Often I was curious as to the contents of the chest but whenever he caught my eyes falling upon it, he glared, almost menacingly, his eyes not speaking to me in the manner one might have expected a father’s to his daughter. So I learned not to within his presence.

 

He was not like others, he did not fall ill and need to be cared for. Simply, he worked himself to the bone, just as she had done before him, and dropped one day, tending to sheep up on the fell with Eve. He went from perfect health to perfect death in one. I did not even notice his absence at first but when he had not returned by nightfall and the long, Northern night of winter lingered until dawn, then I had known it was time to search for him for light snows were already falling; flurrying in the air, far from moist, biting at Flesh like flies. It would have been foolish of me to have set off any earlier before the dawn. The first thirty minutes or so of fell beneath my feet I knew well enough without any requirement for light. Light or darkness; it did not matter much to me for there was enough familiarity in it for security! But beyond that, one might easily slip and fall: even the breaking of an ankle up there can be fatal. And worse things still can happen there too. Therefore I was constrained in my departure. As it happened, it would have made absolutely no material difference anyway.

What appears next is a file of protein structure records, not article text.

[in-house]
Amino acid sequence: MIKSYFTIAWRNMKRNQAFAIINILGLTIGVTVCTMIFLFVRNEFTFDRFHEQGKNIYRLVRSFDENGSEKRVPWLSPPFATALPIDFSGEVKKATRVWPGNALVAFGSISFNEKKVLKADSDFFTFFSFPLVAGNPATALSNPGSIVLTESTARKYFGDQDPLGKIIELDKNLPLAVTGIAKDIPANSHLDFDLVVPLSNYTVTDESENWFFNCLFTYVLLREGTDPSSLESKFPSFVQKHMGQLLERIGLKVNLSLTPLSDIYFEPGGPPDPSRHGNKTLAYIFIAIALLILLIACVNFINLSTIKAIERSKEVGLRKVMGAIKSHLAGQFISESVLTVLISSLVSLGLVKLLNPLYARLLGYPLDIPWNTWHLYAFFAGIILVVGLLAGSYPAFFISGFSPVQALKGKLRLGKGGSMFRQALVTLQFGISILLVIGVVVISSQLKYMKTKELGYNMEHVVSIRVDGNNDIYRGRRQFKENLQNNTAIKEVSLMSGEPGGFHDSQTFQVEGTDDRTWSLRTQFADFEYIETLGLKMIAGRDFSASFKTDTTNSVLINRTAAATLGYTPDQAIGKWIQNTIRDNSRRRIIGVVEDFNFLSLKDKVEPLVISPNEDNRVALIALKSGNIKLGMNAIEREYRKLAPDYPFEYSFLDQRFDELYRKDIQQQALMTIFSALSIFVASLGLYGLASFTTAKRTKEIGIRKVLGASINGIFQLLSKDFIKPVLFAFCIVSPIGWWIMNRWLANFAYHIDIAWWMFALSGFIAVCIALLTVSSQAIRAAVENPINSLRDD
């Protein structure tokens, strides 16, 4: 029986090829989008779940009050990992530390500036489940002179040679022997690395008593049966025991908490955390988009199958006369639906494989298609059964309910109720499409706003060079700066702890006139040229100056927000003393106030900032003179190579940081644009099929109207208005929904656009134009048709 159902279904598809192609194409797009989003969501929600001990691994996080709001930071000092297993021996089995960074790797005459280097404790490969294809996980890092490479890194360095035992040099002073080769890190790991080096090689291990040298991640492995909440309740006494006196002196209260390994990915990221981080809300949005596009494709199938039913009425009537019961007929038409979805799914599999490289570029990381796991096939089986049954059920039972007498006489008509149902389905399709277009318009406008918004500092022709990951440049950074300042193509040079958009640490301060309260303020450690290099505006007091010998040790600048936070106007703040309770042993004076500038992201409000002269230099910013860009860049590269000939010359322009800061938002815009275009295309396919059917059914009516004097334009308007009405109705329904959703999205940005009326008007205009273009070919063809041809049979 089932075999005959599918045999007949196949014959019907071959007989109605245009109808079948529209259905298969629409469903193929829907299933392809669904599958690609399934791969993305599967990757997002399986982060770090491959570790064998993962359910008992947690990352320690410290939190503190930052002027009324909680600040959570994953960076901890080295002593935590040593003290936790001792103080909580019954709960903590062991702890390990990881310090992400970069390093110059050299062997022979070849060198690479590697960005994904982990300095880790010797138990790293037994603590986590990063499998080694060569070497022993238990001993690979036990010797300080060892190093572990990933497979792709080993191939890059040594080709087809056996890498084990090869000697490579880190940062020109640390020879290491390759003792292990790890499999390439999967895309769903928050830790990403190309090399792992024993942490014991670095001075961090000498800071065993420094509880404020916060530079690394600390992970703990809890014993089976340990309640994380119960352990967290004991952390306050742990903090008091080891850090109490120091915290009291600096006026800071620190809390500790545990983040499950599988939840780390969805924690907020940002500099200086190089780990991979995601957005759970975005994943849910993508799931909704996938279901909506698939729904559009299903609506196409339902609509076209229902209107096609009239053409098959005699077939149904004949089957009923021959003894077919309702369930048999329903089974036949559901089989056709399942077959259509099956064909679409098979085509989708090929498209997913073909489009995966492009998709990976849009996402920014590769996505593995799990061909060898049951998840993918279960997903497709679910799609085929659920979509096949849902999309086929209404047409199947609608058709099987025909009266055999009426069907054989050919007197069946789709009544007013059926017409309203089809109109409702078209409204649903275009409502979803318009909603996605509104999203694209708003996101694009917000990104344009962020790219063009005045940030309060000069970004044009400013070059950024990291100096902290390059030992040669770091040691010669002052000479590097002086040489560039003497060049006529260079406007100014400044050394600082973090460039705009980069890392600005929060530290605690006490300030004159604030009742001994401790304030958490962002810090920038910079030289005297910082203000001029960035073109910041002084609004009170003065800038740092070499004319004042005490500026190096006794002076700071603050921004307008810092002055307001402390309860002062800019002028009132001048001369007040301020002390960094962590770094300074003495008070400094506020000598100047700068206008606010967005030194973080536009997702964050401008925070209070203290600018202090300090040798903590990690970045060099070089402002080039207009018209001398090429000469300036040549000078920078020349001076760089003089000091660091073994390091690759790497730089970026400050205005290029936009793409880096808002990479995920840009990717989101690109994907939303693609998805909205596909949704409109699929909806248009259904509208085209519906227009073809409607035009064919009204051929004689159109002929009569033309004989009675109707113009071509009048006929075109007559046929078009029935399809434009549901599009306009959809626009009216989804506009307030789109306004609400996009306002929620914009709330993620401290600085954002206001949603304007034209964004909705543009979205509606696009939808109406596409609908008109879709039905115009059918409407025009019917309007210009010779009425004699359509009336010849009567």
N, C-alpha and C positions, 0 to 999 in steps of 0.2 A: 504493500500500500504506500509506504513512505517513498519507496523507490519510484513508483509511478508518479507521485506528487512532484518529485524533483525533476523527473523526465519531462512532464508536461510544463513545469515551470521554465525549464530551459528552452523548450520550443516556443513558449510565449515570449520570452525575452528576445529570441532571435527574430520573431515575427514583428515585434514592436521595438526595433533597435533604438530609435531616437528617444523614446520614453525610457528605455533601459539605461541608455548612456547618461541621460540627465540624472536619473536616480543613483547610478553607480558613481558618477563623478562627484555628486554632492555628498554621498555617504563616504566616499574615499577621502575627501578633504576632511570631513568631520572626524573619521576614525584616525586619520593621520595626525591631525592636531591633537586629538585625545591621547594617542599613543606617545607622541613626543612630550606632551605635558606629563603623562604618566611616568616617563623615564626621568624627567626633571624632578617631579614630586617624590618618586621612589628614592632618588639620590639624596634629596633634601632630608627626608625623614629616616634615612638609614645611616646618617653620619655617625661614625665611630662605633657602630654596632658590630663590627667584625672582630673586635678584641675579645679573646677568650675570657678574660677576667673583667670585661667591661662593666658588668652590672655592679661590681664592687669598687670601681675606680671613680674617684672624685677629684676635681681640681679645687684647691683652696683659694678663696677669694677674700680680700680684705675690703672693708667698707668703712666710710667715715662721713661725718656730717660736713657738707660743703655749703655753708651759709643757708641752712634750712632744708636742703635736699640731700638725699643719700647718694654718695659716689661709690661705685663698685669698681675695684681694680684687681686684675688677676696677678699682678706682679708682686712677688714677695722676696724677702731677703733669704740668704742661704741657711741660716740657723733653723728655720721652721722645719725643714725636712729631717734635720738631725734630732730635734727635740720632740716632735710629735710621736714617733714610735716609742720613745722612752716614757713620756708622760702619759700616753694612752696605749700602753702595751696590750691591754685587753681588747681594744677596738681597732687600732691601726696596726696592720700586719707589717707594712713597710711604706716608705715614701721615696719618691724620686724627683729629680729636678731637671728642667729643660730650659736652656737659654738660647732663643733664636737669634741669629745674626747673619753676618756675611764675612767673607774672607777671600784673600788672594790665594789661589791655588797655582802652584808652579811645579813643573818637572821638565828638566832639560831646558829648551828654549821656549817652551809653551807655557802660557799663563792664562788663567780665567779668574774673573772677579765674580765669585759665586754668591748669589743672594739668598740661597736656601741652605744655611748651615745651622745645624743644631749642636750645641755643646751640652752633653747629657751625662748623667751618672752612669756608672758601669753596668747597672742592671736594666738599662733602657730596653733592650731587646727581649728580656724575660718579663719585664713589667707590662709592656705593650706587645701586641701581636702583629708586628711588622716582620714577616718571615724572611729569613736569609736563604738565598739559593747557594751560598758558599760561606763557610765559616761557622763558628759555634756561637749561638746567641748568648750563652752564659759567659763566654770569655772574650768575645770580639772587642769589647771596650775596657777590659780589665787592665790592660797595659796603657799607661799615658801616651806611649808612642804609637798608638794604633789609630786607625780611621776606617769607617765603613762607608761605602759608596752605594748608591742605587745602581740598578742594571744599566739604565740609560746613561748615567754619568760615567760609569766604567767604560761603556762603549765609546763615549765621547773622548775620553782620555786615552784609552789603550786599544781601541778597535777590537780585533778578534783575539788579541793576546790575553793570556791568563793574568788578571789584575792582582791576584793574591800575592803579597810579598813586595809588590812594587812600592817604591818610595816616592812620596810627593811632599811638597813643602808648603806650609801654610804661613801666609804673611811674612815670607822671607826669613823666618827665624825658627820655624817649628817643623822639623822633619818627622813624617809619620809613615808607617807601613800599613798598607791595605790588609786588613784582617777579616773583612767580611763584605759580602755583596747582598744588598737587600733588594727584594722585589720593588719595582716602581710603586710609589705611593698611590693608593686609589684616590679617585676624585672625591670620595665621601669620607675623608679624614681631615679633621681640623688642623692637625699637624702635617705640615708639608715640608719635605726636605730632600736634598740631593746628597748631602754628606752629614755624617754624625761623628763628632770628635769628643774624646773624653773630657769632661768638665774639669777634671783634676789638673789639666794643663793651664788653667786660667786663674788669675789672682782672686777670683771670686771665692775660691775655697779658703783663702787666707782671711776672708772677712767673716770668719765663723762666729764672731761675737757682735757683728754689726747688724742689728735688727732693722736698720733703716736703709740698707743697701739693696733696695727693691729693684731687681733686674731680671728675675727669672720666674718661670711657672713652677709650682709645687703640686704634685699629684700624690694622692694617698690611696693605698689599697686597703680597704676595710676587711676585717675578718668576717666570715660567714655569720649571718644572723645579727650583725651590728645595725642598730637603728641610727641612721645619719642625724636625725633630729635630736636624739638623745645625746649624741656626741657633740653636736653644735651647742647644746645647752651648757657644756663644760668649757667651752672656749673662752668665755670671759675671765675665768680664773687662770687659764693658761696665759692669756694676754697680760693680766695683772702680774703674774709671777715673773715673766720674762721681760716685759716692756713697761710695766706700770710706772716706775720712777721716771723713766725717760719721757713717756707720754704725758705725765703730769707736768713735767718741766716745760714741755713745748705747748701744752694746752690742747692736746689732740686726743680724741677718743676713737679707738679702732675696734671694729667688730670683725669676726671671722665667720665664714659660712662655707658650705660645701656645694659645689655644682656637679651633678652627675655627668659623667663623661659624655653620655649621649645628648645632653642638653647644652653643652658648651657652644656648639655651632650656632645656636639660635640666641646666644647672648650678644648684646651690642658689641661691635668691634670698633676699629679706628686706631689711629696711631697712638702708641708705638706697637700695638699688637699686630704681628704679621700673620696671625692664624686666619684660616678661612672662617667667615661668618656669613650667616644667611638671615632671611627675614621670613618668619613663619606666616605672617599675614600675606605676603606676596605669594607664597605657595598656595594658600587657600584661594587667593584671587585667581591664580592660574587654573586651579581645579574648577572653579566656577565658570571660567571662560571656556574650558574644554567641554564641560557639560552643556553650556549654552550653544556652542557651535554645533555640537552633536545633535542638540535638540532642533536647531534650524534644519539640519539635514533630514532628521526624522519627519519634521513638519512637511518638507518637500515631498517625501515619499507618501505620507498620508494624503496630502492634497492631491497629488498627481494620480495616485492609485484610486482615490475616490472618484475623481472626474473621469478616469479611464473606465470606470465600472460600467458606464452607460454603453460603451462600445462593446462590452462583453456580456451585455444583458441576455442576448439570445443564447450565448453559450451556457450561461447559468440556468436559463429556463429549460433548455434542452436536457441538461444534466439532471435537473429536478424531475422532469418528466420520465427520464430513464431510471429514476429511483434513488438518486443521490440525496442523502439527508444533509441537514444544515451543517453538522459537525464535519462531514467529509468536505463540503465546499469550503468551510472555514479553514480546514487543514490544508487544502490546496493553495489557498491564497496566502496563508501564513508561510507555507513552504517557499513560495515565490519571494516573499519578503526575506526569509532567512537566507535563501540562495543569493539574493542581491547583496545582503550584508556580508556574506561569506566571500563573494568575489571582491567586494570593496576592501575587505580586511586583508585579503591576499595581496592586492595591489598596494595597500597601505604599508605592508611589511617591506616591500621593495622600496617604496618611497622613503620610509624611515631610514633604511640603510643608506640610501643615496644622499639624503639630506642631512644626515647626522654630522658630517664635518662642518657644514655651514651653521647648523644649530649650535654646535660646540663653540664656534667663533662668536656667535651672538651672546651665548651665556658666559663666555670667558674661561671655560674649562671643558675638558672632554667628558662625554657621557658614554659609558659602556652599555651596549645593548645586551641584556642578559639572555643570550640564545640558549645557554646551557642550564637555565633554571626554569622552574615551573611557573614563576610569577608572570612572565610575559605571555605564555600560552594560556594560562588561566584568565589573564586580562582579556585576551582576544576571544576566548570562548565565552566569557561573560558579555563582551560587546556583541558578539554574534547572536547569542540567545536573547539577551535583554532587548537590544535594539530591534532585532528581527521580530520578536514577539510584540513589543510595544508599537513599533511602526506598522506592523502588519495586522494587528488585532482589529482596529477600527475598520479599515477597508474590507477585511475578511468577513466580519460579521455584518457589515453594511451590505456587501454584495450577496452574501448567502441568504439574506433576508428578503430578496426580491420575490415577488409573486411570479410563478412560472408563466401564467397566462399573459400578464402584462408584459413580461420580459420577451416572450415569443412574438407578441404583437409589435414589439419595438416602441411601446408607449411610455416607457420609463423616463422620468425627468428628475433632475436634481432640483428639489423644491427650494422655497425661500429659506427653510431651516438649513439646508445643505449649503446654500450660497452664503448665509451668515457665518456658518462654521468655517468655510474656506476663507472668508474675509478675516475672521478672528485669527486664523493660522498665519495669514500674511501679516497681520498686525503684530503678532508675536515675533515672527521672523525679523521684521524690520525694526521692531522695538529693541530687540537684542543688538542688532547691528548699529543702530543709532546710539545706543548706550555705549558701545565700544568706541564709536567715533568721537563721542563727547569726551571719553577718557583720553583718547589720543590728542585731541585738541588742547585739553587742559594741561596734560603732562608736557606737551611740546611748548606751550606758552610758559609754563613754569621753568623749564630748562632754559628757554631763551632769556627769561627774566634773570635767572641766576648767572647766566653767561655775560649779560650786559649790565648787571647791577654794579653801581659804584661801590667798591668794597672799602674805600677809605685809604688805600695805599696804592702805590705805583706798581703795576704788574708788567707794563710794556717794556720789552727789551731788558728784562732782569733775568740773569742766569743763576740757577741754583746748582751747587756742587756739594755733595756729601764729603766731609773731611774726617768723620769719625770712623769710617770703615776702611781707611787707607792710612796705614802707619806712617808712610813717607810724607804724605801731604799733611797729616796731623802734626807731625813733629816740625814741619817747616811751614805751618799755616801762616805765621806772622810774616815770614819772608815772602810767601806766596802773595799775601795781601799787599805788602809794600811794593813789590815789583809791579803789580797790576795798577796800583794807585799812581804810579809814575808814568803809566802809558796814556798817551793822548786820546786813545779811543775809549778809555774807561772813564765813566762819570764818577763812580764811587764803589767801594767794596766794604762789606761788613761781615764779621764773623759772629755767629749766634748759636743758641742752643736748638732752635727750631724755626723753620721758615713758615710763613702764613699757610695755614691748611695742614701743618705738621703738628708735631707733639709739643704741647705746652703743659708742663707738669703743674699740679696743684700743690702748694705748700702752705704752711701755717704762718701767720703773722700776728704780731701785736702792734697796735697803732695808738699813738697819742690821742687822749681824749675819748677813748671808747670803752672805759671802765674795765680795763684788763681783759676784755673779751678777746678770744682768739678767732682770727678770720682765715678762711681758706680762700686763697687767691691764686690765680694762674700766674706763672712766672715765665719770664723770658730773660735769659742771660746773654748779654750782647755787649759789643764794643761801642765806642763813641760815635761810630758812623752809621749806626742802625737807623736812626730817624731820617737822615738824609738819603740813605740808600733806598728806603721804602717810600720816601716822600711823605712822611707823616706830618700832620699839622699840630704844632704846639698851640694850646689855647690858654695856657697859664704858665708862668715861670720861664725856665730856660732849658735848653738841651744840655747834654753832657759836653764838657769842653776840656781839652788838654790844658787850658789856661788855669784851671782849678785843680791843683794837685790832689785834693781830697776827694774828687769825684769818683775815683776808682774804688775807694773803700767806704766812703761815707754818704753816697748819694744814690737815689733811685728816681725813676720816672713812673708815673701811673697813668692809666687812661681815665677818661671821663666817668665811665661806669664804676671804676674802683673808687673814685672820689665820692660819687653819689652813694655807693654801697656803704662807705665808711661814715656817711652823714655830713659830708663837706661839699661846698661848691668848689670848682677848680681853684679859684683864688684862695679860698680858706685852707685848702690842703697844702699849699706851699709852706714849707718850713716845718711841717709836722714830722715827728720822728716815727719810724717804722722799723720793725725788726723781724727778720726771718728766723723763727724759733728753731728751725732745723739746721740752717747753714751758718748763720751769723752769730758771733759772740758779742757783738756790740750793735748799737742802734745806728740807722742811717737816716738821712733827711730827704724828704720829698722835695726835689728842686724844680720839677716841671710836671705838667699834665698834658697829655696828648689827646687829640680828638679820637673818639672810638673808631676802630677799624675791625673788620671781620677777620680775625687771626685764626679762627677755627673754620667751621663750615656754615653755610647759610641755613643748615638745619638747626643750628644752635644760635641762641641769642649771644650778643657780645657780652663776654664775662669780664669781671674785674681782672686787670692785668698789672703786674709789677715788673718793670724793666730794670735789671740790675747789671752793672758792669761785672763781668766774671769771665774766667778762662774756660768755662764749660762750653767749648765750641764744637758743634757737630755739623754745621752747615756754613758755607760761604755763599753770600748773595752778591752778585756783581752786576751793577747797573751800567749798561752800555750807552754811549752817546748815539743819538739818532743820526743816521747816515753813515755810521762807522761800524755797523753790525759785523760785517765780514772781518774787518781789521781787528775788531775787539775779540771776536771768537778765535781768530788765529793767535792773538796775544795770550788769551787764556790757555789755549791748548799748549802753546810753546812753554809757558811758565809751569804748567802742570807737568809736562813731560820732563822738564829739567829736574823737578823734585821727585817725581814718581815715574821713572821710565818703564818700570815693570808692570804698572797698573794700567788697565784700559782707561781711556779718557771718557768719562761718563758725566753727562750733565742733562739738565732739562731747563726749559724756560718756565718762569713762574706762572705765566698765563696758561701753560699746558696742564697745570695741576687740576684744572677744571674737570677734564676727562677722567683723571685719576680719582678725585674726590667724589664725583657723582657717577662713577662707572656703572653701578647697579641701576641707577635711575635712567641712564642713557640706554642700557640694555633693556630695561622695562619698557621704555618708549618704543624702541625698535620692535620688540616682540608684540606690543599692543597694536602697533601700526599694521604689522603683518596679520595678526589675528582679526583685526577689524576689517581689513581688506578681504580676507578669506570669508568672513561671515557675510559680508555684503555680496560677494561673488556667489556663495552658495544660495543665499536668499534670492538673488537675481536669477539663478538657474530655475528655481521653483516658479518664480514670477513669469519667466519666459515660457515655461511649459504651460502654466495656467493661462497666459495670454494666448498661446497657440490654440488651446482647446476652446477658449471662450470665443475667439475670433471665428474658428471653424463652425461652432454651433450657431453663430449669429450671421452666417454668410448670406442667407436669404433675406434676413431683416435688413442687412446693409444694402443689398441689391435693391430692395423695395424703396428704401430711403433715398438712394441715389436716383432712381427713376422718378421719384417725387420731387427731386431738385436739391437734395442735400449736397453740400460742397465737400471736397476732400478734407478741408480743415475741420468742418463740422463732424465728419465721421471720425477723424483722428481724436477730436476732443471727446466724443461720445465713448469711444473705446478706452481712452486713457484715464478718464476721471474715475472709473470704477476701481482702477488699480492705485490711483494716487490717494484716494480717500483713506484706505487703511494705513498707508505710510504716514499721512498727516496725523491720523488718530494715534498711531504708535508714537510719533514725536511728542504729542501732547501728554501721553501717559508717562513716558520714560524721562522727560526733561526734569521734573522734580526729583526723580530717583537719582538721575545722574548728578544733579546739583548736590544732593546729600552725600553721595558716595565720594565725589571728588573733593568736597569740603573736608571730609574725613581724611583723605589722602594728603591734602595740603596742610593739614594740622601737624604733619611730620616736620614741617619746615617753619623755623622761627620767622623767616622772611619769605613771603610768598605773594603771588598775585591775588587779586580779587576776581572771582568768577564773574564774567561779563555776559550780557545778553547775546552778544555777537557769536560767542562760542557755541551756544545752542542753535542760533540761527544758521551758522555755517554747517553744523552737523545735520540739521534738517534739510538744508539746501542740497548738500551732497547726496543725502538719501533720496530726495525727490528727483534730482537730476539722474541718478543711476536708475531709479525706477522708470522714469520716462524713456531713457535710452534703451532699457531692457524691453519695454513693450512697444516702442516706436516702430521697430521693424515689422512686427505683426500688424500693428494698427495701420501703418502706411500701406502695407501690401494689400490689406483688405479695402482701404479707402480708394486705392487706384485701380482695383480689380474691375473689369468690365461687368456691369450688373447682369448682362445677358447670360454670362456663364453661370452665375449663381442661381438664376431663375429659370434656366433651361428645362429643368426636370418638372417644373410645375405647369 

For I found him perfectly dead, of course, but also looking perfectly at ease, laying on the hillside, his flock well away from him but guarded by the bitch, a light dusting upon both of them as the shivers set in even on the latter. She barked upon seeing me but she did not move, held her ground absolutely unflinchingly, and it was clear that she had made no attempt to return home. That had been the moment, no doubt, when back at Grindleton, a ratchet had clicked from one position to another in the mill movement – always there, always measured, always counted down – struck its moment, that final second seemingly just fractionally longer than any previous and yet still so utterly unavoidable. I could see that he had shattered the ice in an adjacent trough but the surface had frozen over again for the night had been its usual, unforgiving self up there. I now realise that I never really knew him until I read his book. They had been living a life that was quite exceptional and I had breathed it every day as my natural air. Some seed must have found its way to my heart in childhood through my parents. And, without them, it has now started to breathe anew within me.

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